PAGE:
J B Lenior was a uniquely talented musician. Born in Mississippi and surrounded by the Blues from an early age, he often used African polyrhythms which he would beat out on the sound-box of his guitar as he played his delicate Blues. His high, sweet voice and his taste in stage costume might have made him a Soul superstar, but his incisive, political songwriting cut him out of the mainstream, and his needless death robbed us of a great talent.
J B’s biggest hit ‘Talk to Your Daughter’;
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J B’s humorous side came out with ‘Don’t Touch My Head!’ about his ‘process’ hair-do and he also developed a penchant for fancy stage clothes including a fabulous tiger-striped tail coat!
‘I Feel So Good’ features that tail-coat!
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J B switched labels a few times as the decade turned, and he began to lace his boogie style with more complex African rhythms and he was billed as ‘J B Lenoir and his African Hunch Rhythm’ on the USA label. The American Blues Festivals were gathering momentum in Europe in the mid-60s and promoter Horst Lippman arranged for J B to record a couple of acoustic albums in Chicago, supervised by Willie Dixon. These sessions left J B free to express himself, and he grabbed the chance with songs like ‘Alabama March’ and ‘Shot on James Meredith’ about a Civil Rights campaigner, and ‘Vietnam Blues’ before the anti-War movement had even got properly started. [stextbox id=”custom” caption=”J B Lenior Discography” float=”true” align=”left” width=”300″]This album combines JB’s last two albums, recorded with Willie Dixon. The sparse, African inspired Blues here is unlike anything you will have heard before.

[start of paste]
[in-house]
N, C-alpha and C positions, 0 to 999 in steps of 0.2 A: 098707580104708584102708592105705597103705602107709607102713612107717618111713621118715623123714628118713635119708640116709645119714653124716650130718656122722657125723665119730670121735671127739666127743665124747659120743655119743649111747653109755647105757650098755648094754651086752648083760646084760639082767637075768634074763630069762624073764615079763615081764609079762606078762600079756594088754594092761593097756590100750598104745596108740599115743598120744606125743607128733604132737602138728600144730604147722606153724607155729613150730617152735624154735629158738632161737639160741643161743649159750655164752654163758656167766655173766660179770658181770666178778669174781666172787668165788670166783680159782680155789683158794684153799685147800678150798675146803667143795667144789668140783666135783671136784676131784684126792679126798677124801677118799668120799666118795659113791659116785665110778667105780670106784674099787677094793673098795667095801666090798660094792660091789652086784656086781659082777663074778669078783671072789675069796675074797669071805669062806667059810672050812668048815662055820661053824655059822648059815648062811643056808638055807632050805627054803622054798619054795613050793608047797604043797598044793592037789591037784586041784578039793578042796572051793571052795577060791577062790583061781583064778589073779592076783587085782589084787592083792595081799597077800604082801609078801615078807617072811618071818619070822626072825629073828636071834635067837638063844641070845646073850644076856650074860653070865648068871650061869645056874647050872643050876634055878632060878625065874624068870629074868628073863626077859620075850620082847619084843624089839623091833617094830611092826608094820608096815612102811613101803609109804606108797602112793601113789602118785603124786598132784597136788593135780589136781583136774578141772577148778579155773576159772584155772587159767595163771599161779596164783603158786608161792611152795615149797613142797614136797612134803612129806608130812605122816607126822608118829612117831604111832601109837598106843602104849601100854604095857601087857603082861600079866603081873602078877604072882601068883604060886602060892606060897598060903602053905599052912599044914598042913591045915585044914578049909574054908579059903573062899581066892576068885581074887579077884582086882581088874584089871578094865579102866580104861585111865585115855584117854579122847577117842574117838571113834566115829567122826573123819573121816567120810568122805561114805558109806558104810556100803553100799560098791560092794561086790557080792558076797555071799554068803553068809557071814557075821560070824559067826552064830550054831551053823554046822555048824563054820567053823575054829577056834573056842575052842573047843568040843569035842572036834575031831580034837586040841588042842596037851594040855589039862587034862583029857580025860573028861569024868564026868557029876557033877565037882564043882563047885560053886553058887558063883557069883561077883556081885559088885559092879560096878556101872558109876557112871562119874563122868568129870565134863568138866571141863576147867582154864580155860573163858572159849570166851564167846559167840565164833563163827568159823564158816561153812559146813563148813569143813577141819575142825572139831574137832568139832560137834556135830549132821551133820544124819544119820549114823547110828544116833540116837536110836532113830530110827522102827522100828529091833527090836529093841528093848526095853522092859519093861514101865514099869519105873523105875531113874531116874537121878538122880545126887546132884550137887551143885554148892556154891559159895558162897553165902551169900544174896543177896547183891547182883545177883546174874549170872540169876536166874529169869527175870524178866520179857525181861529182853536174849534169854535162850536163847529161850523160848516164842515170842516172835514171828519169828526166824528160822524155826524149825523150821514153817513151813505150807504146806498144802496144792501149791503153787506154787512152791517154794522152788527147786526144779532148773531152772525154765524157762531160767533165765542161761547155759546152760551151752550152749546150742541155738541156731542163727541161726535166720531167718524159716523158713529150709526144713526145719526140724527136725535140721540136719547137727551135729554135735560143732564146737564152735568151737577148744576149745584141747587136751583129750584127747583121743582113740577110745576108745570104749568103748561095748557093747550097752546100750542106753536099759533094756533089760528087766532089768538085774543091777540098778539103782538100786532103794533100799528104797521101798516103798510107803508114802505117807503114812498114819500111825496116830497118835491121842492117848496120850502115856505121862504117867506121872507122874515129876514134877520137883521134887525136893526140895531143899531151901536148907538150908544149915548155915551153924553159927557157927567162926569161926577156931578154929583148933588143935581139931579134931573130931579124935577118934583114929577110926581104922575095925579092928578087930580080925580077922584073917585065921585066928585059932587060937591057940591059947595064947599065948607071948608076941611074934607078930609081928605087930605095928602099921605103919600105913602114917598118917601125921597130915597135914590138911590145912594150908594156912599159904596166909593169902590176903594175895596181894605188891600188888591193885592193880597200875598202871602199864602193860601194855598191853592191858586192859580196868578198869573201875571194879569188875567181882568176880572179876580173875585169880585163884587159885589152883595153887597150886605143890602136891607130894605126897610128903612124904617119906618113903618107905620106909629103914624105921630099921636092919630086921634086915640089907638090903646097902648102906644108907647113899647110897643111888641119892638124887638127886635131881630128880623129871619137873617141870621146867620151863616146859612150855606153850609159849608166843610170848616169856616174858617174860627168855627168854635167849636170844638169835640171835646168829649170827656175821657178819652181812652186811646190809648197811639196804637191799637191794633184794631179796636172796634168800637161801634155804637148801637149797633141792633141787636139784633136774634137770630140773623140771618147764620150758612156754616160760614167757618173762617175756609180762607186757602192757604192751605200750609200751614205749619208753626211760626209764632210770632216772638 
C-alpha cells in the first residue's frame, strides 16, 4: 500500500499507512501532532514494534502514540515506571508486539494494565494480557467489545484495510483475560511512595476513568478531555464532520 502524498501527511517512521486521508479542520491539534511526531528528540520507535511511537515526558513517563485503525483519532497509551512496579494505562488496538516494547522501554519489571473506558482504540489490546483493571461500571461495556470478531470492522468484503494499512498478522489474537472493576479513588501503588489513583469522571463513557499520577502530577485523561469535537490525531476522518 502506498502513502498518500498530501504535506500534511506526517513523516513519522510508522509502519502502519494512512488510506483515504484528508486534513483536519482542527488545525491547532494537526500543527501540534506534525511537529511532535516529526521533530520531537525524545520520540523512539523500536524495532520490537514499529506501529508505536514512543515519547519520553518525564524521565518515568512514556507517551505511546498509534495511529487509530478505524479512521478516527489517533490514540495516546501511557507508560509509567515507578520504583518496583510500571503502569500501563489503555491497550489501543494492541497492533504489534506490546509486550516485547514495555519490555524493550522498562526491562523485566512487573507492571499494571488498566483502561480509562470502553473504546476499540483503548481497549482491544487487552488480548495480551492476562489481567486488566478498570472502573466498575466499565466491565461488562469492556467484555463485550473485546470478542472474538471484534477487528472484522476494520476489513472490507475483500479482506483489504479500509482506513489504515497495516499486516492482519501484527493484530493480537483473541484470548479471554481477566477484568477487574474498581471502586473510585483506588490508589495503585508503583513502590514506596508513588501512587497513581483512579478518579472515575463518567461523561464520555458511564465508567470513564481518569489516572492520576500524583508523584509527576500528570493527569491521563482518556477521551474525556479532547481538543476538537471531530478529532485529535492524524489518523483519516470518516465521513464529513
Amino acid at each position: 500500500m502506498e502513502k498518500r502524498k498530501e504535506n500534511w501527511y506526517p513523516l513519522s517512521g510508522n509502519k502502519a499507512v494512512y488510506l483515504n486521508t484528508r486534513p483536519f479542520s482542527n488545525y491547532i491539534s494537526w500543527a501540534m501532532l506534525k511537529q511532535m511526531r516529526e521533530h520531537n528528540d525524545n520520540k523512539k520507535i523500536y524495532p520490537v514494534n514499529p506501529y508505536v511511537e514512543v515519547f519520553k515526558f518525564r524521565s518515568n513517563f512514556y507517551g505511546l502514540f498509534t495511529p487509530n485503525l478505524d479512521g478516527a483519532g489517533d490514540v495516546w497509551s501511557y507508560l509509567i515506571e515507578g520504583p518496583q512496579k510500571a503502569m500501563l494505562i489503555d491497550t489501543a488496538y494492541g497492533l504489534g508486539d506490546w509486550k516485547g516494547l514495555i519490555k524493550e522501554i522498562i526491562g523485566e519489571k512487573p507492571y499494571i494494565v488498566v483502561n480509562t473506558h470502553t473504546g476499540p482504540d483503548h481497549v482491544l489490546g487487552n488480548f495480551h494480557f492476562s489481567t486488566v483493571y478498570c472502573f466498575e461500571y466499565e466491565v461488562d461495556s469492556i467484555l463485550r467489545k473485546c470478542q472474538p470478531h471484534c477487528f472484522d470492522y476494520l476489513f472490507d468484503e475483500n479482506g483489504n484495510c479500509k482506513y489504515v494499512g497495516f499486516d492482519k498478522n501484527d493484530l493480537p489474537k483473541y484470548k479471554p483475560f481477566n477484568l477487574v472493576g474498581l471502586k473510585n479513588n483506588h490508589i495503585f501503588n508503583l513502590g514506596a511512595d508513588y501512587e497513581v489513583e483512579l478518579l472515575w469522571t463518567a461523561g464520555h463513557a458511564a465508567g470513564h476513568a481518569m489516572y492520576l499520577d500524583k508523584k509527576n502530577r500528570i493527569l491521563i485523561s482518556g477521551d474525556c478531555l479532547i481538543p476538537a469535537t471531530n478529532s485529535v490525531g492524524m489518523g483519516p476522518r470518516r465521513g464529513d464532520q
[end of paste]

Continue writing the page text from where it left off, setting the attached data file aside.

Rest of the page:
[/stextbox]Tapping out cross-rhythms on his guitar while fingerpicking and playing slide, J B’s fine sweet voice showed an artist at the peak of his powers. Late in 1966, J B moved to down-state Illinois and a few months later he was involved in an automobile accident. He was discharged from the hospital without proper care and he died three weeks later from an injury-related heart attack.
‘Vietnam Blues’ from March 5th 1965;
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